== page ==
INTRODUCTION: Exposure to vibration has been linked to a higher reporting of low back pain, and in particular disc herniation, via epidemiological studies. However, these studies are unable to determine causal relationships. In vitro tissue experimentation assists in determining if certain exposures, for example vibration, actually lead to herniation. The objectives of this study were two‐fold. First, this study aimed to determine the effect of exposure to axial vibration on the initiation and progression of disc herniation. Second, this study aimed to determine the effect of both vibration and disc damage on the mechanical properties of individual lamella from the annulus.
METHODS: Twenty functional spine units (FSU) were subjected to repetitive flexion‐extension (6000 cycles), which has been shown to produce intervertebral disc herniation. While being exposed to the repeated bending profile, ten of these FSUs were statically compressed under 1400N (control group) and the remaining ten were cyclically compressed (1260N‐1540N) at a frequency of 5 Hz (vibration group). Post collection, the intervertebral discs were further dissected and individual lamella of the annulus were tested under uniaxial tension to failure in order to assess the mechanical properties.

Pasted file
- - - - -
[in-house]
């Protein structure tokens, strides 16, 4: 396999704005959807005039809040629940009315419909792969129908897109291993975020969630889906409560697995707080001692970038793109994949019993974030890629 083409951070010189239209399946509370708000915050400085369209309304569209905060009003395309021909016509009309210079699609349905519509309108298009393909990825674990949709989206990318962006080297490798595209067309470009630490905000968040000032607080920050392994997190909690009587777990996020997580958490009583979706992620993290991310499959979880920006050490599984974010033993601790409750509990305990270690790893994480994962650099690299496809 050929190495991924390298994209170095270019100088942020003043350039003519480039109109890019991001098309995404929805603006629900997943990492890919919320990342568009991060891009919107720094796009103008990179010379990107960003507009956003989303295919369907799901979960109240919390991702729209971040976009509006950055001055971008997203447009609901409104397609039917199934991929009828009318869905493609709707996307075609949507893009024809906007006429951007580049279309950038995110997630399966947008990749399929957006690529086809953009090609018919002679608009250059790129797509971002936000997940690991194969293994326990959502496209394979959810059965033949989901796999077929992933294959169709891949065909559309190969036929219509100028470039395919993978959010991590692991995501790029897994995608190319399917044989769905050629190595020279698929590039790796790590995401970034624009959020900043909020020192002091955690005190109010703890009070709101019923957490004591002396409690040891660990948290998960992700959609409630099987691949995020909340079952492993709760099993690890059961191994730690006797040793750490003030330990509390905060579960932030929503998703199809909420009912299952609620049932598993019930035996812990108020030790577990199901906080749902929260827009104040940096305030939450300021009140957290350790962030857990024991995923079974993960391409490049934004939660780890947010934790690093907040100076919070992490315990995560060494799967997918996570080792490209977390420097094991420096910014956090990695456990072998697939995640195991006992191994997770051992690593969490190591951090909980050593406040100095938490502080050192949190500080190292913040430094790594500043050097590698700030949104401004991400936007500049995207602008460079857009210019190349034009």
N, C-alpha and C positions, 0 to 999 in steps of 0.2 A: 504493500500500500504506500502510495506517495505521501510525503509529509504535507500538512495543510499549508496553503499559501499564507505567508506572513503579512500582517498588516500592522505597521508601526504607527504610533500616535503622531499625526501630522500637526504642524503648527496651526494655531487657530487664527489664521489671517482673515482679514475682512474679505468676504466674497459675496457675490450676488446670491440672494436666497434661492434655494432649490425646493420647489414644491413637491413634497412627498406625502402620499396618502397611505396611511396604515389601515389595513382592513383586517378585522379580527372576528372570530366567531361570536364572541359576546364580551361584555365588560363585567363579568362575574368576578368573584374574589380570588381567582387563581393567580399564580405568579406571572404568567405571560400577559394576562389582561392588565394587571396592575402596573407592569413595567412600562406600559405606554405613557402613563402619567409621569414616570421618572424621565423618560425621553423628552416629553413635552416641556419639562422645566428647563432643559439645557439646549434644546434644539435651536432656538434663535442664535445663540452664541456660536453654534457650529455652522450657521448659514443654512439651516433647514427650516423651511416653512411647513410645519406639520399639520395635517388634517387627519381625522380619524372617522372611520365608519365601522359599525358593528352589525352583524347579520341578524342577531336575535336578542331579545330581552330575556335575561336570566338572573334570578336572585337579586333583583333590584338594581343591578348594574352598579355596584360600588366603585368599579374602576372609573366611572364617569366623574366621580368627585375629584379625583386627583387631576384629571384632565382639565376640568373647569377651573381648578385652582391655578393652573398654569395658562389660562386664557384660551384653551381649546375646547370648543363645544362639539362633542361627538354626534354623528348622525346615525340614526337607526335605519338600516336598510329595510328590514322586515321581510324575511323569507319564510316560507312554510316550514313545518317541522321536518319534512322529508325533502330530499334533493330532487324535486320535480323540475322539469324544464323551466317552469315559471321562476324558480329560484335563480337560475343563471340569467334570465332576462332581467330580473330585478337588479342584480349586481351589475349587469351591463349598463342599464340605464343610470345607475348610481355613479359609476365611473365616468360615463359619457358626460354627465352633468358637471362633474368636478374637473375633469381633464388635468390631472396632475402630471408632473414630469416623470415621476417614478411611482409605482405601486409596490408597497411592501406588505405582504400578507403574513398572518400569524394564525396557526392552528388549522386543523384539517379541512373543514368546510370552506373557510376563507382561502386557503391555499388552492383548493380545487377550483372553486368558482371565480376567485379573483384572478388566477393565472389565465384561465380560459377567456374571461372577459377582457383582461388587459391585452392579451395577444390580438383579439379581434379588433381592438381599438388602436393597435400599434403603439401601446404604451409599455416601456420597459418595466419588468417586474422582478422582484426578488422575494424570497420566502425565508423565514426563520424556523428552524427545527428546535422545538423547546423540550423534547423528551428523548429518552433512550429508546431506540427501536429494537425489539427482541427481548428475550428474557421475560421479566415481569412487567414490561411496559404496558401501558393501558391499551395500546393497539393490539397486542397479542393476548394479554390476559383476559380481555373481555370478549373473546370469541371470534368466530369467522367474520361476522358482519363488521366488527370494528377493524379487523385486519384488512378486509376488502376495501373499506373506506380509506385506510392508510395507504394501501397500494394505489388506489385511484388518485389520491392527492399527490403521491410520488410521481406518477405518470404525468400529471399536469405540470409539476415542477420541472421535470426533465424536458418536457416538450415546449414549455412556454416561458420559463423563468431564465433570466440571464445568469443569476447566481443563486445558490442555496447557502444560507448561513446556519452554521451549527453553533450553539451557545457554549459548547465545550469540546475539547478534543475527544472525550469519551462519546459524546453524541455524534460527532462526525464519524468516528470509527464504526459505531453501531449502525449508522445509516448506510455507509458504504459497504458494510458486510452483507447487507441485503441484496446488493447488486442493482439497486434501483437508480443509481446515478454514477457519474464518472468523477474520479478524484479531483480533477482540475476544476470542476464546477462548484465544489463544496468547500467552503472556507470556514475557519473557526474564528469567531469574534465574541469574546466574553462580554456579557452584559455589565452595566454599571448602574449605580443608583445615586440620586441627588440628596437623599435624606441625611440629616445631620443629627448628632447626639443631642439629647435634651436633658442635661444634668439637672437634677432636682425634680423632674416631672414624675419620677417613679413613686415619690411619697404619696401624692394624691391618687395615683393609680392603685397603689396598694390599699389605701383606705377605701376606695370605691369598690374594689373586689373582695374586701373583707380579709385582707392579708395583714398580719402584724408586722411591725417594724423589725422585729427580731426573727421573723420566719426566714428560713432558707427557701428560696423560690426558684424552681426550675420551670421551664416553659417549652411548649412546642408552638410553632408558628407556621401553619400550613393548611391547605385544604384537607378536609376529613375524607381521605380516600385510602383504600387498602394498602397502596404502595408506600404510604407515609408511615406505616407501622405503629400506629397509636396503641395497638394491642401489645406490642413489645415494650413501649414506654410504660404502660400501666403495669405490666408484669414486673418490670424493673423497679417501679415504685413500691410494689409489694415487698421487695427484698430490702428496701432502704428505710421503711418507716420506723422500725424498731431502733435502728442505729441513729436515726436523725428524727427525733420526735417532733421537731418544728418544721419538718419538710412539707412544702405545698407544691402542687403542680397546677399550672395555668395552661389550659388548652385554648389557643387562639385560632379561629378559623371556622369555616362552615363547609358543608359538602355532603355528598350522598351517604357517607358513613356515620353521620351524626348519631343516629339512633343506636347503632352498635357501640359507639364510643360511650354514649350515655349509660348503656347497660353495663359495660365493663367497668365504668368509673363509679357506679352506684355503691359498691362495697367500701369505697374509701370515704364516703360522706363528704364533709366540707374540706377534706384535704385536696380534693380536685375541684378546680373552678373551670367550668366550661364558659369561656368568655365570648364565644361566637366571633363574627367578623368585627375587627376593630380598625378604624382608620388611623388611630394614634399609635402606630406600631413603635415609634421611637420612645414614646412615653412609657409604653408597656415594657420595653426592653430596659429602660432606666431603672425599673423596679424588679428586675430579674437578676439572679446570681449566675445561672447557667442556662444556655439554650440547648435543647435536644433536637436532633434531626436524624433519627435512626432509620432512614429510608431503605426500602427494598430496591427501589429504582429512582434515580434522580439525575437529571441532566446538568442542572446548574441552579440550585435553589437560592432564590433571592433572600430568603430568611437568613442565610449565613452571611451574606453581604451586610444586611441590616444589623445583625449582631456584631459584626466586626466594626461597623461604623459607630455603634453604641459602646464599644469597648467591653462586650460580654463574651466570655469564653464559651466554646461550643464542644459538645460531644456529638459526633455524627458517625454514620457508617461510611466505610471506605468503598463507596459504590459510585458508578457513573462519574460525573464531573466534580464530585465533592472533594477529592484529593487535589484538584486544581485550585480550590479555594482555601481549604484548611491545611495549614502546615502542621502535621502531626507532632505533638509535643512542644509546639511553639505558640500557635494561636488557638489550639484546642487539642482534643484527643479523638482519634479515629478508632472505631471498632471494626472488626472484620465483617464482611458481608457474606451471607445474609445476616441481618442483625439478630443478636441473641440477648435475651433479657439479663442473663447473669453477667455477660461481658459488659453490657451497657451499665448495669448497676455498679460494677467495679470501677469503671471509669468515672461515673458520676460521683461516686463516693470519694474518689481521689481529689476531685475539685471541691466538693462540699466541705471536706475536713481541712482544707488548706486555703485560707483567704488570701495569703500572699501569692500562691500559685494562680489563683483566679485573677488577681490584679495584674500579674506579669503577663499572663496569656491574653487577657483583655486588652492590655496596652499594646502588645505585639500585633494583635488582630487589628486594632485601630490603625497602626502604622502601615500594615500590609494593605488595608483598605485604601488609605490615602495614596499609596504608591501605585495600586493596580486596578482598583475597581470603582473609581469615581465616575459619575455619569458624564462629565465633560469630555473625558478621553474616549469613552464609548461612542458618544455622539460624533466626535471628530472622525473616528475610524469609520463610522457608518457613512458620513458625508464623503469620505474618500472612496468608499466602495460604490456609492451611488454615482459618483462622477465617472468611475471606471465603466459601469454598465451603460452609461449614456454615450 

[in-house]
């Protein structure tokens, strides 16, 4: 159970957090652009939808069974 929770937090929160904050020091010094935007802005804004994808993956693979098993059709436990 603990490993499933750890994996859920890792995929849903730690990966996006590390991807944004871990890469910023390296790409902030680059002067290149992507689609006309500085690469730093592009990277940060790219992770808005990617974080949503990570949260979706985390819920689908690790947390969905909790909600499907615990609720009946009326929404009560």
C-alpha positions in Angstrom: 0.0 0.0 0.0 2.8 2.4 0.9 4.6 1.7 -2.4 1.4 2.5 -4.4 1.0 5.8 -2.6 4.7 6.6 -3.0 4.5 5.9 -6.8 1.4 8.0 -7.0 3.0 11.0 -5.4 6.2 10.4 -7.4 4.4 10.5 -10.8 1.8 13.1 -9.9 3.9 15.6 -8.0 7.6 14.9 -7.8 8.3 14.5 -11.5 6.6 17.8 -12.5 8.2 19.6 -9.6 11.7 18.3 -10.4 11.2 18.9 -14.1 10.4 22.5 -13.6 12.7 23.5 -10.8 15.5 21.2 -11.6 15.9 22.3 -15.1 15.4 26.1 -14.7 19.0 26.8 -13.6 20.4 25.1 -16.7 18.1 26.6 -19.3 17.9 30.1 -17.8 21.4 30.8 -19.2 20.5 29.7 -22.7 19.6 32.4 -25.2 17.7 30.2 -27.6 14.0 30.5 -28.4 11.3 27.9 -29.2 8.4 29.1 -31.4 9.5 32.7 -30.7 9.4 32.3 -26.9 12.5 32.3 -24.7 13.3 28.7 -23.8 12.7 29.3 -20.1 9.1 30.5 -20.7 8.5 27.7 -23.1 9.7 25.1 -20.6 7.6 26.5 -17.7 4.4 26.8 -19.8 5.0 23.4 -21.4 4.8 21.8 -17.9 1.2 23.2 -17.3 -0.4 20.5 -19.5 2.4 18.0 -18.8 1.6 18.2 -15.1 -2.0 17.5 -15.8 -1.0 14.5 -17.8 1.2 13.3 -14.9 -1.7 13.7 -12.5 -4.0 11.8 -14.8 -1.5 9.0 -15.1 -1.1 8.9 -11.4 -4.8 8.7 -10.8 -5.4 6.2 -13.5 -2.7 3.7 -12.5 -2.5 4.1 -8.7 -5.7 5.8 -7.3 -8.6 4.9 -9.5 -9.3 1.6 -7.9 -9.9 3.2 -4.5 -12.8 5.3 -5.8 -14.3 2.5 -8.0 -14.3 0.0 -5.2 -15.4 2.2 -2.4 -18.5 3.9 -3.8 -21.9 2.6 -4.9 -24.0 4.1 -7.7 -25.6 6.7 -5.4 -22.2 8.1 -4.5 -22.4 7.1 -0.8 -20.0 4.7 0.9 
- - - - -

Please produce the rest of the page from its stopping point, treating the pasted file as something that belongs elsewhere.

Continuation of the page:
RESULTS: Of the ten control FSUs, four had evidence of herniation initiation while eight of the ten vibrated FSUs showed herniation initiation (chi‐square p = 0.01). No differences in disc height loss or FSU stiffness were observed between the control and vibrated groups. Further, no differences in mechanical properties were observed between the vibrated and control single lamella.
CONCLUSION: This study has confirmed that vibration is a causal mechanical risk factor that significantly increases the occurrence of herniation. Interestingly, vibration in conjunction with repeated flexion‐extension does not seem to alter the acute failure mechanical properties of lamella when compared to lamellae only exposed to flexion‐extension, suggesting that herniation is a complex injury.